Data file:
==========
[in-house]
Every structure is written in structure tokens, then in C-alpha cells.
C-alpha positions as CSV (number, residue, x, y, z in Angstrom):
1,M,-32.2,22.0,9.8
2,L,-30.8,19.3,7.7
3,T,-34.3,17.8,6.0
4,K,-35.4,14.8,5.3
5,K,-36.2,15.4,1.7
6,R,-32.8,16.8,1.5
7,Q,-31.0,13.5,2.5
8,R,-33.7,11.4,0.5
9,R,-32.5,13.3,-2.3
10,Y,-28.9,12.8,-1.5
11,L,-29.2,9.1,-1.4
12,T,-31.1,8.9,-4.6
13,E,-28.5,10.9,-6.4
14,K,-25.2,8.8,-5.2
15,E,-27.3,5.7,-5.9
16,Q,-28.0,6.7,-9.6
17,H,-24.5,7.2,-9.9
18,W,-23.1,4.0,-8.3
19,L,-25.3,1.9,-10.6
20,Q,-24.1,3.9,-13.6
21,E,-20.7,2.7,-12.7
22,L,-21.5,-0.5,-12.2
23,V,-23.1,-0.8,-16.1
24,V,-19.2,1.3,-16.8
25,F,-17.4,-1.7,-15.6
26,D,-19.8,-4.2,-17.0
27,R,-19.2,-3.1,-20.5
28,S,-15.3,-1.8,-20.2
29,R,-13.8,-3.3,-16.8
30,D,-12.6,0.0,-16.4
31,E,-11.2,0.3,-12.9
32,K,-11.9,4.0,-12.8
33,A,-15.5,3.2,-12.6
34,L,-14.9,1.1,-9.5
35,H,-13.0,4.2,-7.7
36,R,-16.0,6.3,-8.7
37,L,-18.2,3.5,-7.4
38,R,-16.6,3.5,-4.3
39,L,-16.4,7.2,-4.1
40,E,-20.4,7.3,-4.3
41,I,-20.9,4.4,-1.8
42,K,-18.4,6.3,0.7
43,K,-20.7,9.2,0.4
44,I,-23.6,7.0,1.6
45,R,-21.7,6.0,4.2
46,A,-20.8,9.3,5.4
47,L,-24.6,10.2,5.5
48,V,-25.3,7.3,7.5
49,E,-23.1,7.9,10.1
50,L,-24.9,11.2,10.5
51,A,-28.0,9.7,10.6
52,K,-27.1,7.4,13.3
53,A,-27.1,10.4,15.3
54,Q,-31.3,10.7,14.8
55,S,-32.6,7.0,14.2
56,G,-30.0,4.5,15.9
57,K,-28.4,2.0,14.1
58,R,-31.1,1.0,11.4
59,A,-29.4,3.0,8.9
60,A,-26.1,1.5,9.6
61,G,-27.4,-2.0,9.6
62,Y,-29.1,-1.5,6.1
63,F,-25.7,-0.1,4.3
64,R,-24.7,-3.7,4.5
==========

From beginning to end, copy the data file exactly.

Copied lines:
[in-house]
Every structure is written in structure tokens, then in C-alpha cells.
C-alpha positions as CSV (number, residue, x, y, z in Angstrom):
1,M,-32.2,22.0,9.8
2,L,-30.8,19.3,7.7
3,T,-34.3,17.8,6.0
4,K,-35.4,14.8,5.3
5,K,-36.2,15.4,1.7
6,R,-32.8,16.8,1.5
7,Q,-31.0,13.5,2.5
8,R,-33.7,11.4,0.5
9,R,-32.5,13.3,-2.3
10,Y,-28.9,12.8,-1.5
11,L,-29.2,9.1,-1.4
12,T,-31.1,8.9,-4.6
13,E,-28.5,10.9,-6.4
14,K,-25.2,8.8,-5.2
15,E,-27.3,5.7,-5.9
16,Q,-28.0,6.7,-9.6
17,H,-24.5,7.2,-9.9
18,W,-23.1,4.0,-8.3
19,L,-25.3,1.9,-10.6
20,Q,-24.1,3.9,-13.6
21,E,-20.7,2.7,-12.7
22,L,-21.5,-0.5,-12.2
23,V,-23.1,-0.8,-16.1
24,V,-19.2,1.3,-16.8
25,F,-17.4,-1.7,-15.6
26,D,-19.8,-4.2,-17.0
27,R,-19.2,-3.1,-20.5
28,S,-15.3,-1.8,-20.2
29,R,-13.8,-3.3,-16.8
30,D,-12.6,0.0,-16.4
31,E,-11.2,0.3,-12.9
32,K,-11.9,4.0,-12.8
33,A,-15.5,3.2,-12.6
34,L,-14.9,1.1,-9.5
35,H,-13.0,4.2,-7.7
36,R,-16.0,6.3,-8.7
37,L,-18.2,3.5,-7.4
38,R,-16.6,3.5,-4.3
39,L,-16.4,7.2,-4.1
40,E,-20.4,7.3,-4.3
41,I,-20.9,4.4,-1.8
42,K,-18.4,6.3,0.7
43,K,-20.7,9.2,0.4
44,I,-23.6,7.0,1.6
45,R,-21.7,6.0,4.2
46,A,-20.8,9.3,5.4
47,L,-24.6,10.2,5.5
48,V,-25.3,7.3,7.5
49,E,-23.1,7.9,10.1
50,L,-24.9,11.2,10.5
51,A,-28.0,9.7,10.6
52,K,-27.1,7.4,13.3
53,A,-27.1,10.4,15.3
54,Q,-31.3,10.7,14.8
55,S,-32.6,7.0,14.2
56,G,-30.0,4.5,15.9
57,K,-28.4,2.0,14.1
58,R,-31.1,1.0,11.4
59,A,-29.4,3.0,8.9
60,A,-26.1,1.5,9.6
61,G,-27.4,-2.0,9.6
62,Y,-29.1,-1.5,6.1
63,F,-25.7,-0.1,4.3
64,R,-24.7,-3.7,4.5